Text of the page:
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These images were taken of comet C/2013 A1 Siding Spring by NASA's Mars Reconnaissance Orbiter on Oct. 19, 2014, during the comet's close flyby of Mars and the spacecraft.
First Resolved Image of a Long-Period Comet's Nucleus
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This two-image blink shows a comparison of two exposure times in images from the panoramic camera (Pancam) on NASA's Mars Exploration Rover Opportunity showing comet C/2013 A1 Siding Spring as it flew near Mars on Oct. 19, 2014.
Mars Rover View of Comet (Blink of Two Exposures)
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Researchers used the panoramic camera (Pancam) on NASA's Mars Exploration Rover Opportunity to capture this 10-second-exposure view of comet C/2013 A1 Siding Spring as it passed near Mars on Oct. 19, 2014.
Opportunity's View of Passing Comet (Short Exposure)
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Researchers used the panoramic camera (Pancam) on NASA's Mars Exploration Rover Opportunity to capture this 10-second-exposure view of comet C/2013 A1 Siding Spring as it passed near Mars on Oct. 19, 2014.
Opportunity's View of Passing Comet (Short Exposure - Labeled)
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Researchers used the panoramic camera (Pancam) on NASA's Mars Exploration Rover Opportunity to capture this view of comet C/2013 A1 Siding Spring as it passed near Mars on Oct. 19, 2014.
Mars Rover Opportunity's View of Passing Comet
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Researchers used the panoramic camera (Pancam) on NASA's Mars Exploration Rover Opportunity to capture this view of comet C/2013 A1 Siding Spring as it passed near Mars on Oct. 19, 2014.
Mars Rover Opportunity's View of Passing Comet (Labeled)
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This artist's concept shows NASA's Mars orbiters lining up behind the Red Planet for their "duck and cover" maneuver to shield them fro comet dust that may result from the close flyby of comet Siding Spring (C/2013 A1) on Oct. 19, 2014.
Siding Spring Mars Spacecraft
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This stereo vista from NASA's Mars Rover Opportunity shows Wdowiak Ridge, from left foreground to center, as part of a northward look. The image combines Sept. 17, 2014, views from the left eye and right eye of Opportunity's Pancam to appear three-dimensional when seen through blue-red glasses.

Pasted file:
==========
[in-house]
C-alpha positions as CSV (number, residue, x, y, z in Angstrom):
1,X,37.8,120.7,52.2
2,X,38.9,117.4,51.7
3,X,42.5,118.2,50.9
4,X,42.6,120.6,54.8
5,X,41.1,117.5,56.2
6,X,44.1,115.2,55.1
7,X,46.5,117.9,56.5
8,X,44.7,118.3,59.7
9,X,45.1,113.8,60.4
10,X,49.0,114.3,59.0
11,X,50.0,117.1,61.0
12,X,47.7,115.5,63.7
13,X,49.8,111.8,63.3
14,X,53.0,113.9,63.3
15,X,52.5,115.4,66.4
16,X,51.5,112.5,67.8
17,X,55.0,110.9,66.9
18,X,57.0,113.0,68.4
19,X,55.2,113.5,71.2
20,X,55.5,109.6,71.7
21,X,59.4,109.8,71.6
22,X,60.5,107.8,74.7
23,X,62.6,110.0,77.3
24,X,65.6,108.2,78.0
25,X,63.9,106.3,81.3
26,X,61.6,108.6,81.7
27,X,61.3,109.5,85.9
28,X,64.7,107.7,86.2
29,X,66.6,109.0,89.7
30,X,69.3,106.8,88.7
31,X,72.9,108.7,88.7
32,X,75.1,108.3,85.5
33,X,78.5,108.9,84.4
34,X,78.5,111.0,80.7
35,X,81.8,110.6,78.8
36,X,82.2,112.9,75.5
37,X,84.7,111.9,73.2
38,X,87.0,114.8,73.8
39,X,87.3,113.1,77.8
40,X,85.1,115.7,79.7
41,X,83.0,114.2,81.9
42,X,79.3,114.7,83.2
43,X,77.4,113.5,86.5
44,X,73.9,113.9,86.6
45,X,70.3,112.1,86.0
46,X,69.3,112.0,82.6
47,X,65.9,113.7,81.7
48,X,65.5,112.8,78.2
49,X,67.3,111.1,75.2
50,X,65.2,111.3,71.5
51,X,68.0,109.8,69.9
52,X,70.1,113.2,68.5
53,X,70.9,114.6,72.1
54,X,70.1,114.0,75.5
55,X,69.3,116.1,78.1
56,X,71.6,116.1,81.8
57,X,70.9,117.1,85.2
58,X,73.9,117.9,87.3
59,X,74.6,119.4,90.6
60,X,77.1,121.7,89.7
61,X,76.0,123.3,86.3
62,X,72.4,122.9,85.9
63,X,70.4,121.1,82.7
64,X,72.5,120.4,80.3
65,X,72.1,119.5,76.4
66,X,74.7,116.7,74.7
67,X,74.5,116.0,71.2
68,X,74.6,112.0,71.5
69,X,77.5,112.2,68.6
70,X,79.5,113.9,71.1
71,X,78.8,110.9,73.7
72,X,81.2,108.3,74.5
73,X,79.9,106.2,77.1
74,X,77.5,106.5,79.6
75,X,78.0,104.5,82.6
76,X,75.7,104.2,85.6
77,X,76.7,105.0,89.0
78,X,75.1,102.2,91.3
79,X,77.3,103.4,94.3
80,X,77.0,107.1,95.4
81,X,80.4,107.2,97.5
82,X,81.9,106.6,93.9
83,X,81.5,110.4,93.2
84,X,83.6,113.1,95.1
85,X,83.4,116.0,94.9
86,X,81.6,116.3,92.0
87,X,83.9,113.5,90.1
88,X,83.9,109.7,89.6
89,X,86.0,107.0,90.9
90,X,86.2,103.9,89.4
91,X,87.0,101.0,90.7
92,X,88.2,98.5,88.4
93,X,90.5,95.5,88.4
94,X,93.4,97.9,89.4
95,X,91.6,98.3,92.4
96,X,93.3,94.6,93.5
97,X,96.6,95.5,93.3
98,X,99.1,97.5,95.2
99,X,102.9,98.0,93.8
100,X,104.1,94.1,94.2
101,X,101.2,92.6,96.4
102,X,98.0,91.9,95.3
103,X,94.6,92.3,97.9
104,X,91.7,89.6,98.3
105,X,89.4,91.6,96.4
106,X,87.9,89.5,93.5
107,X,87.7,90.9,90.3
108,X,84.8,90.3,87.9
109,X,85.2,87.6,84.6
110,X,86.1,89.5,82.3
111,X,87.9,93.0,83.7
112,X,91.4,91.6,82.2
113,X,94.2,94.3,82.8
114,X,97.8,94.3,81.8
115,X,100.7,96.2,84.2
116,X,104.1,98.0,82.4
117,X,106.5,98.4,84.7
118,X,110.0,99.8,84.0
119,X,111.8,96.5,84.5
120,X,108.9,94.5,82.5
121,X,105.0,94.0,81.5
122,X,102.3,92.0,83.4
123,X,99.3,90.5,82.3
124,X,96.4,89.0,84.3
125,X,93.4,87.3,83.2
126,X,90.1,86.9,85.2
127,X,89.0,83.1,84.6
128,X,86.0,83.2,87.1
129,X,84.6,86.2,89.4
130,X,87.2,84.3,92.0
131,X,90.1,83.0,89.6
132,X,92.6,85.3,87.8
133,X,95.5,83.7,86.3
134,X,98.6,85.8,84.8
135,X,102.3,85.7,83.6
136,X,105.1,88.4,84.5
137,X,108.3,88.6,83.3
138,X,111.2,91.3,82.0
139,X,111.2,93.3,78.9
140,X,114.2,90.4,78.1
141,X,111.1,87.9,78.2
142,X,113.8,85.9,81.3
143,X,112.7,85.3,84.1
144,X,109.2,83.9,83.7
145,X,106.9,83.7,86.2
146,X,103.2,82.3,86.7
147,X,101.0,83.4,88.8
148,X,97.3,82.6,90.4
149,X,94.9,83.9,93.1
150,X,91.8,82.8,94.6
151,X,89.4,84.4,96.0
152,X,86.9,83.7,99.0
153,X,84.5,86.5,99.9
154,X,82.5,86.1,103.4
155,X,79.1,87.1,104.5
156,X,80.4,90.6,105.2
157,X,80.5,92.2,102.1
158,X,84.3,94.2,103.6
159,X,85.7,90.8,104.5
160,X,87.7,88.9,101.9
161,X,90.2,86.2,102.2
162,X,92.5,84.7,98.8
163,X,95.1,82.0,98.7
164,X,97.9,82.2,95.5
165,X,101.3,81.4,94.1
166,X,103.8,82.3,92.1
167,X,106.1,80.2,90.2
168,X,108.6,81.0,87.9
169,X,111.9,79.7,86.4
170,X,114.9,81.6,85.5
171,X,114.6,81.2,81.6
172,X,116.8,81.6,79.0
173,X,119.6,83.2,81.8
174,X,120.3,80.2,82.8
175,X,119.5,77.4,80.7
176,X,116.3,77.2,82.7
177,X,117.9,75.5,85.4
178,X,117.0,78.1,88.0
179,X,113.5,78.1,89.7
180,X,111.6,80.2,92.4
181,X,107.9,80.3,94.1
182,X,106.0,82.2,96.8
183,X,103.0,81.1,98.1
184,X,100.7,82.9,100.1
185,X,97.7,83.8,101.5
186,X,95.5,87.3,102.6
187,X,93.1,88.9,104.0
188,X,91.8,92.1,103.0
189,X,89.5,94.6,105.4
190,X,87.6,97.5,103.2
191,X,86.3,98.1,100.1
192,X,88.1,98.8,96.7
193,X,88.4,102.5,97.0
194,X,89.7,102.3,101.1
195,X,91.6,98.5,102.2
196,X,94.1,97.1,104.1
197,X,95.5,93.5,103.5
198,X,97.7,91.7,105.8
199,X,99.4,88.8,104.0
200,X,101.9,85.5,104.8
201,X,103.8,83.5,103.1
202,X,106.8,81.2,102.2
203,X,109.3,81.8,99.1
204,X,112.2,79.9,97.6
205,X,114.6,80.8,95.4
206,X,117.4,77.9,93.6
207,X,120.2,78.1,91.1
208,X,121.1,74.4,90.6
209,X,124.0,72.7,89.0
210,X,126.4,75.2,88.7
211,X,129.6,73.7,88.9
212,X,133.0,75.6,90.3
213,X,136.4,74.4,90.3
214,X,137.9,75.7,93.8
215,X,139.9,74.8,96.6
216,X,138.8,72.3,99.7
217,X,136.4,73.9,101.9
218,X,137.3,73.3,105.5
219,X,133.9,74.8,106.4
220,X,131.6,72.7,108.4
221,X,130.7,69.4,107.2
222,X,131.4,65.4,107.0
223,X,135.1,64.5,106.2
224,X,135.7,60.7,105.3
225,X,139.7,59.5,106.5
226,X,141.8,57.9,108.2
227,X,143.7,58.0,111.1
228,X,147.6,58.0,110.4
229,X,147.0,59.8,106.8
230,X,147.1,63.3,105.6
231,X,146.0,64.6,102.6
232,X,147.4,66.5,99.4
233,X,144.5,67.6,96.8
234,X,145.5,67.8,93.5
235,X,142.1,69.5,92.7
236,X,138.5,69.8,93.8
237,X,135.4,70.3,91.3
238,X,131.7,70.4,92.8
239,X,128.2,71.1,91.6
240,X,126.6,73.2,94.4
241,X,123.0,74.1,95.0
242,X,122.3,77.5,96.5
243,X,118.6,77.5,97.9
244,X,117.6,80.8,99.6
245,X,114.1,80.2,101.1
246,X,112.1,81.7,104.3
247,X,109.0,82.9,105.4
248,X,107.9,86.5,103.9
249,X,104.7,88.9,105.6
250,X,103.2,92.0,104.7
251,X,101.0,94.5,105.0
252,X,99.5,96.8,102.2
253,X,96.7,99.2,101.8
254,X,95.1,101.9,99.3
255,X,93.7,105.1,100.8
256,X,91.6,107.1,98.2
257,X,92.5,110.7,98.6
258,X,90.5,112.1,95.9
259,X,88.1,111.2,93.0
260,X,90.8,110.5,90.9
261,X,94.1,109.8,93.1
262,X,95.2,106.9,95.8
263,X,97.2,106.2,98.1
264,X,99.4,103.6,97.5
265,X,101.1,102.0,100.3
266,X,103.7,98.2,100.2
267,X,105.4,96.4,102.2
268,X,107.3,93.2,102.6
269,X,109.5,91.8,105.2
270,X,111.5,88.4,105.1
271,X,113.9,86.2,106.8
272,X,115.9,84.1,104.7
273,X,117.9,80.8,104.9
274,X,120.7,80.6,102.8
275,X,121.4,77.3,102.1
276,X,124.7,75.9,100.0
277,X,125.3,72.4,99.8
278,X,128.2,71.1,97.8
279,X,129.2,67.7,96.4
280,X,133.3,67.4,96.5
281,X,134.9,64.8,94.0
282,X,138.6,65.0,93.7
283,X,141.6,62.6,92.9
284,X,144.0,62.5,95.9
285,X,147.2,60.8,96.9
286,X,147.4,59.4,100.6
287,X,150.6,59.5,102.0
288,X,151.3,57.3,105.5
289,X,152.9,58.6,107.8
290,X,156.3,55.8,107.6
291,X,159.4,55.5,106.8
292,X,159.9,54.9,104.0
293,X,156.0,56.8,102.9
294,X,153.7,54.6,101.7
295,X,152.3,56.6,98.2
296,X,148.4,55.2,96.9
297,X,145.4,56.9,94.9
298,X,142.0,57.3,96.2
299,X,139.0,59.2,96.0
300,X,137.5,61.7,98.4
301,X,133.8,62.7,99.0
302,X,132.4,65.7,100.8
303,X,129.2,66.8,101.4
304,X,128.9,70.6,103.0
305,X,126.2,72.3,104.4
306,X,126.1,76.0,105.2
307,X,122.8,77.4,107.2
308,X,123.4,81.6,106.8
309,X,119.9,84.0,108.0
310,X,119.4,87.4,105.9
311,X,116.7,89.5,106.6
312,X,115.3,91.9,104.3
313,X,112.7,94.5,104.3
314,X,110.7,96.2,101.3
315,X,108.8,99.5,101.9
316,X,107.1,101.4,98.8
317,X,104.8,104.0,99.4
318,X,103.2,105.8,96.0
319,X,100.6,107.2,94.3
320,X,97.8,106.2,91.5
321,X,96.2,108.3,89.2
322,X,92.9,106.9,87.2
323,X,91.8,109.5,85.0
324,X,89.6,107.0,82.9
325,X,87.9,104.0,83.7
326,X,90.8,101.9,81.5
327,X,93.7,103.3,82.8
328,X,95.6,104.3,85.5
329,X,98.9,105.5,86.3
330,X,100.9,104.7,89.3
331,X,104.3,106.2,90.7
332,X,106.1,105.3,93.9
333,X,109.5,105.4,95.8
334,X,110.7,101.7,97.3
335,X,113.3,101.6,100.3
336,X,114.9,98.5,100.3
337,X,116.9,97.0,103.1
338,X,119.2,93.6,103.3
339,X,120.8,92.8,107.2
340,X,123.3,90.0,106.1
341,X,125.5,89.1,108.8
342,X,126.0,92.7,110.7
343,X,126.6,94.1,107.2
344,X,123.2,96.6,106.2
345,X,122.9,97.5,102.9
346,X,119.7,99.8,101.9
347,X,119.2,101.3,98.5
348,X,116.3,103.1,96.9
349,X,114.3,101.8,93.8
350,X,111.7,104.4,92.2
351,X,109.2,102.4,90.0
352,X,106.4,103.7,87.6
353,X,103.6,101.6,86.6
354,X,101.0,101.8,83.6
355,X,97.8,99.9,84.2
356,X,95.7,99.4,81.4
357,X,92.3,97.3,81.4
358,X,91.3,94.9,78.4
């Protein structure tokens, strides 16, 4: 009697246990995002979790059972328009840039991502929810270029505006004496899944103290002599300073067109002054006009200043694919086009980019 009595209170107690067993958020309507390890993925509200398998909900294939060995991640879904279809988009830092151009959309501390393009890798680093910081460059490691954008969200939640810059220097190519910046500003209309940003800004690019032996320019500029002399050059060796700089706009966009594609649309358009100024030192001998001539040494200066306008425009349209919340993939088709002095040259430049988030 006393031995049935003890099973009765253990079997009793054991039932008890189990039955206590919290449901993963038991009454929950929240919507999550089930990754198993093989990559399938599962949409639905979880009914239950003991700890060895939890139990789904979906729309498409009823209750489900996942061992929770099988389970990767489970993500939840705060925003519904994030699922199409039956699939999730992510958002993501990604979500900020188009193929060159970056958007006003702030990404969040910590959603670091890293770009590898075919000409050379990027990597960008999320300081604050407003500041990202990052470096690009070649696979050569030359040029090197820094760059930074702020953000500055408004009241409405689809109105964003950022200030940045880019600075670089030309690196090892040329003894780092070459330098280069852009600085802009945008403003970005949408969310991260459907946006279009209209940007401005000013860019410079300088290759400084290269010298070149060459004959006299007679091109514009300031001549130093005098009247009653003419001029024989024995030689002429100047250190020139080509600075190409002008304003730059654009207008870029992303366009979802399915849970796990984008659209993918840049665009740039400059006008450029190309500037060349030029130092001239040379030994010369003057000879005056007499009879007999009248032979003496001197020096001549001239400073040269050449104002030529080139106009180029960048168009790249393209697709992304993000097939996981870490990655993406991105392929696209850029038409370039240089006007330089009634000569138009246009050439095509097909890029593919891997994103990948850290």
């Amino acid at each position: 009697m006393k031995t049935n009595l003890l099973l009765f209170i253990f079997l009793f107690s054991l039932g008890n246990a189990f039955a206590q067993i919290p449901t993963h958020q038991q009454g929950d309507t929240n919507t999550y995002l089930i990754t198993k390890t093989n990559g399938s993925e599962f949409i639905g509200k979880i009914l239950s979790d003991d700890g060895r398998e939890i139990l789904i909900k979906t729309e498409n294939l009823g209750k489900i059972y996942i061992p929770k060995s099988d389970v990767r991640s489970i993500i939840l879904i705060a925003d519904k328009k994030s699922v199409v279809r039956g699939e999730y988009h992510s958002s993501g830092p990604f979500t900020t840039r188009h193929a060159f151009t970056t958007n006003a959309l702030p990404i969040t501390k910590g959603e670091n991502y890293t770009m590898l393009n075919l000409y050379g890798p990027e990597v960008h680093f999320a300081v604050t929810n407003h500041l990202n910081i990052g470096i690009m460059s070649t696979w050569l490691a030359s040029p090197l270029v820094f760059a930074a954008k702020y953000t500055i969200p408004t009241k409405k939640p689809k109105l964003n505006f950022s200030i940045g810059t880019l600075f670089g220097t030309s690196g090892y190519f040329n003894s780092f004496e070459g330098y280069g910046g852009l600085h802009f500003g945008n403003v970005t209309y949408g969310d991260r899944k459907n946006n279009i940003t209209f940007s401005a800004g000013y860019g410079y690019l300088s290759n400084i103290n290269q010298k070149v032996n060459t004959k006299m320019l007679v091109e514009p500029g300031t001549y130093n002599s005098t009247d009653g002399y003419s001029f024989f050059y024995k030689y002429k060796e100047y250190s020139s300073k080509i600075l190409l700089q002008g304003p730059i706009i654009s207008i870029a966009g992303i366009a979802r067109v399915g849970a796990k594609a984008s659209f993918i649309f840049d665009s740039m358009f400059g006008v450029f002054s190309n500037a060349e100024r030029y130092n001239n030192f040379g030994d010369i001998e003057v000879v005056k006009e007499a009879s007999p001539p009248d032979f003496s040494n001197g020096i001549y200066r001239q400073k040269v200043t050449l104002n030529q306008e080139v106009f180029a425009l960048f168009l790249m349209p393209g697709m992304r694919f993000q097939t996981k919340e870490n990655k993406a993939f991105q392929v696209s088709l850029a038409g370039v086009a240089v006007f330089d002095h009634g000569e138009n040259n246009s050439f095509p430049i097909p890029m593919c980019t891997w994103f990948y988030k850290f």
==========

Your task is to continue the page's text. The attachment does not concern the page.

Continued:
Opportunity's Northward View of 'Wdowiak Ridge' (Stereo)
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This north-looking vista from NASA's Mars Rover Opportunity shows Wdowiak Ridge, from left foreground to center. This version is presented in false color, which enhances visibility of the rover's wheel tracks at right.
Opportunity's Northward View of 'Wdowiak Ridge' (False Color)
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This vista from NASA's Mars Exploration Rover Opportunity shows Wdowiak Ridge, from left foreground to center, as part of a northward look with the rover's tracks visible at right.
Opportunity's Northward View of 'Wdowiak Ridge'
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Three views of an escaping atmosphere, obtained by MAVEN's Imaging Ultraviolet Spectrograph.
MAVEN Observing Water and Carbon Dioxide Breakdown
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NASA's extensive fleet of science assets, particularly those orbiting and roving Mars, have front row seats to image and study a once-in-a-lifetime comet flyby on Sunday, Oct. 19, 2014.
NASA Assets Observing Comet Siding Spring
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This image shows a star field with Mars up at the top, the constellation Scorpius running beneath it and to the left a little bit and the constellation Saturn Libra beneath Scorpius.